Coal Bed Stratigraphy and Surface Mapping of the Fruitland Formation in Archuleta County, Colorado
Archuleta County, Colorado, is a new frontier for coalbed methane exploration in the northern San Juan Basin (SJB) and detailed coal stratigraphy is important to exploration efforts. A new geologic map compiled along 23 miles of late Campanian Fruitland Formation coal outcrop depicts detailed clastic bed stratigraphy. The 1:16,000-scale map shows designated formation contacts between the Pictured Cliffs Sandstone, the Fruitland Formation, and the overlying Kirtland Shale, units that were previously combined as one unit. The map depicts correlated coal beds, gas seeps, distressed vegetation, coal cleat, clinker, and regional fractures.
The surface coal beds were correlated using an integrated approach of coal bed mapping, measured sections, aerial photography, and ERDAS GIS imagery. This information was then correlated with known subsurface correlations from coalbed methane wells. Fluvial sandstones intercalated with siltstone, shale, and coal beds were correlated to determine the lateral extent of the coal bed facies. Detailed correlations of these beds show a complex relationship between brackish-water sediments intertonguing between the Pictured Cliffs Sandstone and the basal Fruitland coal beds. The en-echelon geometry of time-transgressive stratigraphy between the Pictured Cliffs and the basal Fruitland coals show how these two units interfinger near Cabezon and Archuleta Canyons. Fresh-water Fruitland coal beds up to four feet thick in Cabezon Canyon have been observed that are stratigraphically over 50 ft below the top of the Pictured Cliffs Sandstone locally. The southwest-northwest orientation of the outcrop on this side of the SJB is also parallel to the Cretaceous shoreline interpretation, showing very long sheet sand beds in the Pictured Cliffs Sandstone.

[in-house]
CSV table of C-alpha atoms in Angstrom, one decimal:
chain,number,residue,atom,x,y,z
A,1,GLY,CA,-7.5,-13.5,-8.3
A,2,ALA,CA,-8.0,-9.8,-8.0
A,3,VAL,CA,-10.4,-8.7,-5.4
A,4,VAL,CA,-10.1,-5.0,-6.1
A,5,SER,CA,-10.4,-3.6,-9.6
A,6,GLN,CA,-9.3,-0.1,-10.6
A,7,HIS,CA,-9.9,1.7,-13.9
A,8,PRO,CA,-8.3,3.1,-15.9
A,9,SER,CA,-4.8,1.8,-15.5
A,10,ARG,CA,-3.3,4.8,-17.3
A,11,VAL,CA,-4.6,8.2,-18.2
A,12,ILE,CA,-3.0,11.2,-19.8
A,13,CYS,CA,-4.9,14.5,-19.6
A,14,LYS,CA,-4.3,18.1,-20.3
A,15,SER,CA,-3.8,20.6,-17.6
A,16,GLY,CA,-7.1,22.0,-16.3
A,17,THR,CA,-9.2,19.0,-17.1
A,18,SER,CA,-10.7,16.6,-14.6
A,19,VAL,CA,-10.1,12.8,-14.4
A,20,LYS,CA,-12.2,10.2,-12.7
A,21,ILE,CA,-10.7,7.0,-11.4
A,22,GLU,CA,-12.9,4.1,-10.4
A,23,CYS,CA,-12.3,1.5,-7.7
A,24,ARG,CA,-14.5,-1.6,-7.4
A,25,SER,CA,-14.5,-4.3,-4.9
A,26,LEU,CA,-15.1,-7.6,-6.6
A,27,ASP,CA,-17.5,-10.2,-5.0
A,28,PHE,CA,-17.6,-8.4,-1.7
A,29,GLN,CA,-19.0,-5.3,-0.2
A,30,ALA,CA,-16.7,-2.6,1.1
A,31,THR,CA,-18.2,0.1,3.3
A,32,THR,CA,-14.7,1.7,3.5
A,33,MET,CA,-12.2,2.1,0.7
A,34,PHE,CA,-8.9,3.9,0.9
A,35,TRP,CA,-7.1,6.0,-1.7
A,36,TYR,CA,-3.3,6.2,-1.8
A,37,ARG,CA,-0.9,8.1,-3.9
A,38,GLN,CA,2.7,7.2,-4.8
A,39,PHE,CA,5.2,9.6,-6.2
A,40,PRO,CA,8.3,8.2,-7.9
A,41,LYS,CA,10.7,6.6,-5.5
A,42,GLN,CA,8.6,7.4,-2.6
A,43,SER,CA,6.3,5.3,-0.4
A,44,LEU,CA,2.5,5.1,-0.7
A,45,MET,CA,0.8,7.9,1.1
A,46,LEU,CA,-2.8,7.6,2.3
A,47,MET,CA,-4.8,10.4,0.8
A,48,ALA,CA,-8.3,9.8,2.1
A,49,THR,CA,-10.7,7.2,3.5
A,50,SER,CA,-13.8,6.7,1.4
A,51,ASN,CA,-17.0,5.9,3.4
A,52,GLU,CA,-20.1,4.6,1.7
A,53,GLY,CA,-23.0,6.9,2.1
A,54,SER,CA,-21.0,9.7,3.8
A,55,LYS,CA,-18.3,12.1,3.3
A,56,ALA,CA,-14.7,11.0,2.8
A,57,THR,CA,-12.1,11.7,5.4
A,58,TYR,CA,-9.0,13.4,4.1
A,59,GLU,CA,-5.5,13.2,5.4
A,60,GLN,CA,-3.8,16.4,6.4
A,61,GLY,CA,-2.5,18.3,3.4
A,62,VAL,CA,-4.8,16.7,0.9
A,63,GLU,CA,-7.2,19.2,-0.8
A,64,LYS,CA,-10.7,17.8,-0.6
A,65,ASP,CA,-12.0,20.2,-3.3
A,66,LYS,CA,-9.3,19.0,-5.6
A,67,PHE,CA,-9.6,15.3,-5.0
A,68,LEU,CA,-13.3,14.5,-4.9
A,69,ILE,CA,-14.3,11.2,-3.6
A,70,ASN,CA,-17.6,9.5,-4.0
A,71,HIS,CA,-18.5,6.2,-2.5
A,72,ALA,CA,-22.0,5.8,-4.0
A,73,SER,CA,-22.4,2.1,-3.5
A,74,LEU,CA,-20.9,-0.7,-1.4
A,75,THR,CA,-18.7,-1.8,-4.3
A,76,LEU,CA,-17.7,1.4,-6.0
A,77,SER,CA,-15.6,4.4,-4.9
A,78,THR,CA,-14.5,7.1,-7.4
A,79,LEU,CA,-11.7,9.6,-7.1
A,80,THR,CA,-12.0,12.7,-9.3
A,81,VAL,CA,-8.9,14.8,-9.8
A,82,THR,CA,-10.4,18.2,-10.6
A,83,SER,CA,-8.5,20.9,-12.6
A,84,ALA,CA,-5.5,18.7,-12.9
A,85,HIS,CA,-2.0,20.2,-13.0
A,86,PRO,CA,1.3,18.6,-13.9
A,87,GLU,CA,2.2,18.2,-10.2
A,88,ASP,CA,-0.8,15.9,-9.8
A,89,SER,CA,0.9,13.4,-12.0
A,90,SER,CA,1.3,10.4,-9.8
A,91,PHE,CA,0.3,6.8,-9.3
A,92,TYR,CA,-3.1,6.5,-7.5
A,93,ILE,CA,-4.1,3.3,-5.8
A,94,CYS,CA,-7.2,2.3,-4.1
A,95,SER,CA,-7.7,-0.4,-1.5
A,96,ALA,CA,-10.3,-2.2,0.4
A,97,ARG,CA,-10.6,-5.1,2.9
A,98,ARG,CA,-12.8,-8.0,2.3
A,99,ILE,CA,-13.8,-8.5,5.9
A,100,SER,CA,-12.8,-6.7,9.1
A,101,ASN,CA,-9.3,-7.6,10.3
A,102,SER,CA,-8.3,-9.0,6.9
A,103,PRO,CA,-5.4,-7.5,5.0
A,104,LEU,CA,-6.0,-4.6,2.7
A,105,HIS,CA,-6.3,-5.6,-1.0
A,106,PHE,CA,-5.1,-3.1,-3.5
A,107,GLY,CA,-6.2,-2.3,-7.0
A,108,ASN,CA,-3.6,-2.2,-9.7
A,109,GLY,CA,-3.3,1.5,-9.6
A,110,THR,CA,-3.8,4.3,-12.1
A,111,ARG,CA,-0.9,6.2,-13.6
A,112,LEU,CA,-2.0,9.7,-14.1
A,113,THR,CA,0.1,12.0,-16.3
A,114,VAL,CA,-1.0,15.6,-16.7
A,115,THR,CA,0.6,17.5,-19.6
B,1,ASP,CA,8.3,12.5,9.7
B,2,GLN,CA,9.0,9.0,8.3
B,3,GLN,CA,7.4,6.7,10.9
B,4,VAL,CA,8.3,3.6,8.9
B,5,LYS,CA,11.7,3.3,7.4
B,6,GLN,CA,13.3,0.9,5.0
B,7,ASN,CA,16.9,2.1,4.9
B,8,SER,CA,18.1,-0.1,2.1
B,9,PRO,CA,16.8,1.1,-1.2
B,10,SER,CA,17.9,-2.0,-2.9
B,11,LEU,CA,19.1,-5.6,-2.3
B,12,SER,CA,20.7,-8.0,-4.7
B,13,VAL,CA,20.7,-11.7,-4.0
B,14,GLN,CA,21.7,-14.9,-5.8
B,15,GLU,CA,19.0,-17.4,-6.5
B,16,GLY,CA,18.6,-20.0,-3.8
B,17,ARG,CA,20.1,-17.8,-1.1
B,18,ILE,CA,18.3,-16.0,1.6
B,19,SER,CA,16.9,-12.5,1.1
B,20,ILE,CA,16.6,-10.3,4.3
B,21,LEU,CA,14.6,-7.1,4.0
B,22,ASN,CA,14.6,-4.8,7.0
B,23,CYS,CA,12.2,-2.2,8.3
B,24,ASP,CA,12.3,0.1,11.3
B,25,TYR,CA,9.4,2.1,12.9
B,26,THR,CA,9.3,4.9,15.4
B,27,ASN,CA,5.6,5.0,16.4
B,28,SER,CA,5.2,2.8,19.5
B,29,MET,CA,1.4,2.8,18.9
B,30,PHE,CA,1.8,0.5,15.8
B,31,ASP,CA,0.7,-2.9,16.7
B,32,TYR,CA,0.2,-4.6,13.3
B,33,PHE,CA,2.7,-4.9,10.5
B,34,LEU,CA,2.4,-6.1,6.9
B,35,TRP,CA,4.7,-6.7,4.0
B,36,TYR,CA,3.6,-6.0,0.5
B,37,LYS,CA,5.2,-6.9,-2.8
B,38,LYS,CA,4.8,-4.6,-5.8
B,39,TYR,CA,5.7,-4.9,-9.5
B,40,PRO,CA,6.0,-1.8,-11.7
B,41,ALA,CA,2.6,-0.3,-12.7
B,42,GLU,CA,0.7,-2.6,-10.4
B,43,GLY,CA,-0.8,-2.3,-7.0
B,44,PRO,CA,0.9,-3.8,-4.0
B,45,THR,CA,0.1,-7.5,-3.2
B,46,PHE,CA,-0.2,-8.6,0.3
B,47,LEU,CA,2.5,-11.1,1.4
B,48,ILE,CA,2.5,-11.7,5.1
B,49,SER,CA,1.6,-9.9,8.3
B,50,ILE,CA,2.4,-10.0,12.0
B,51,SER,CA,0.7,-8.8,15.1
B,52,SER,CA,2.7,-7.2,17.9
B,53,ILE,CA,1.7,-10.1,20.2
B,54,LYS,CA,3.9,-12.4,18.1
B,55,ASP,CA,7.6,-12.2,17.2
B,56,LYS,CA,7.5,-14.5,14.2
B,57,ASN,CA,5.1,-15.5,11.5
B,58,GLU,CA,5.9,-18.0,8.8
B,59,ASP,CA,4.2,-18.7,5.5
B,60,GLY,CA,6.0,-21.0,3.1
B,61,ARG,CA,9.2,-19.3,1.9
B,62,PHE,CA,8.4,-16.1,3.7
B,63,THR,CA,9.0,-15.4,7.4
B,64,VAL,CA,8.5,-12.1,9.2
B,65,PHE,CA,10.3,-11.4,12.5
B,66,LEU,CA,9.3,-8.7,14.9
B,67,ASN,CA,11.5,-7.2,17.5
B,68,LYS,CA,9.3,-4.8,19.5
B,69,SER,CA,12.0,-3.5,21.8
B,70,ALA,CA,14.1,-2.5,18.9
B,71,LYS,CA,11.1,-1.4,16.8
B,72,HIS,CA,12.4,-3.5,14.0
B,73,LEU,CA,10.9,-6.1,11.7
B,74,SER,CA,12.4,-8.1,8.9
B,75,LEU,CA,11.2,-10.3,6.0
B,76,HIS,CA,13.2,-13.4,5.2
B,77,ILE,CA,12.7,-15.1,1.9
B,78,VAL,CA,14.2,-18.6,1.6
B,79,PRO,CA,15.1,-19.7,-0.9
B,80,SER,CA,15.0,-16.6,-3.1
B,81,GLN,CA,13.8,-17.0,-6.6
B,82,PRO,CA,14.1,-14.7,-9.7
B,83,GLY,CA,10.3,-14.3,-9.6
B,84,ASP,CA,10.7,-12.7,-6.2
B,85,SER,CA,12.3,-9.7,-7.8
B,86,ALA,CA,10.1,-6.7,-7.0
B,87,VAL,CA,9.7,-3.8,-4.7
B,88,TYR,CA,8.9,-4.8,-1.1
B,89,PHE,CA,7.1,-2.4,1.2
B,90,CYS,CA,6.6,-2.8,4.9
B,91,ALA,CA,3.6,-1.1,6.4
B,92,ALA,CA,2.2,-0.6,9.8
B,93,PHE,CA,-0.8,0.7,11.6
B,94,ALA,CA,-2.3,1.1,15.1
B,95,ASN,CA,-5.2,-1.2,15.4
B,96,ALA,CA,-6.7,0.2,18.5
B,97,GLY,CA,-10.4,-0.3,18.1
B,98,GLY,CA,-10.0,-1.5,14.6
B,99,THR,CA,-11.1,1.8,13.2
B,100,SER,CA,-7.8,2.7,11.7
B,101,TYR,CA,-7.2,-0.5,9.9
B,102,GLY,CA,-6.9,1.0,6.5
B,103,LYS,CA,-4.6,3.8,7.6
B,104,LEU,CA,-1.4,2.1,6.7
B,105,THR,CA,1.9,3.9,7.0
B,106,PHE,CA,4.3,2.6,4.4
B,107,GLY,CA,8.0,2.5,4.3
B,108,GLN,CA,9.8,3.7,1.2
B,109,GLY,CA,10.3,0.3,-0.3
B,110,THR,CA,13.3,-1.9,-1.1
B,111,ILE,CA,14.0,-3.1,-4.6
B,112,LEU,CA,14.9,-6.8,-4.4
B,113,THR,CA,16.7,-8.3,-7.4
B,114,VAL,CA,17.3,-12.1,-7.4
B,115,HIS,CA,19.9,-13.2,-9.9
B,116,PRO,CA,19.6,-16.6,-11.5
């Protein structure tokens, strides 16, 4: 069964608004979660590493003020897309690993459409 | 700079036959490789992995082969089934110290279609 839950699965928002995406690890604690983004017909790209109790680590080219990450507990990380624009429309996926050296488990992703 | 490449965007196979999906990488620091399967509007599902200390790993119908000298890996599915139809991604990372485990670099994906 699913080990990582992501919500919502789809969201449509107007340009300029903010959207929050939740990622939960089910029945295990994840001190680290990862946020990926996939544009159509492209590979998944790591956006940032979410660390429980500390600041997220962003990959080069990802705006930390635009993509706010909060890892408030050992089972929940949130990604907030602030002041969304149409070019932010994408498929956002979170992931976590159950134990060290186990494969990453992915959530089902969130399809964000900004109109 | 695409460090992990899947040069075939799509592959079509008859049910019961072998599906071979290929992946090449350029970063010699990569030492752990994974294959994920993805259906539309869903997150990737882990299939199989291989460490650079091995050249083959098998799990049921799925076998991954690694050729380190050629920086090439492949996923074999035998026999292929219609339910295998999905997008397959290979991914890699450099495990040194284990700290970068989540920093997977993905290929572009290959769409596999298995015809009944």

New development of coalbed methane resources in this area may show productive coal gas from this area. Coal cleat measurements along this outcrop are nearly parallel to the exposure indicating low permeability at the outcrop. Gas seeps usually develop along low topographic areas on the Fruitland outcrop and the Piedra River with nearby tributary creeks will be monitored closely. Colorado Oil and Gas Conservation Commission (COGCC) recently drilled six monitoring wells at three locations down dip of the Fruitland coal outcrop to monitor water levels and formation pressures in this part of the SJB as new coalbed methane drilling develops in Archuleta County.
AAPG Search and Discovery Article #90090©2009 AAPG Annual Convention and Exhibition, Denver, Colorado, June 7-10, 2009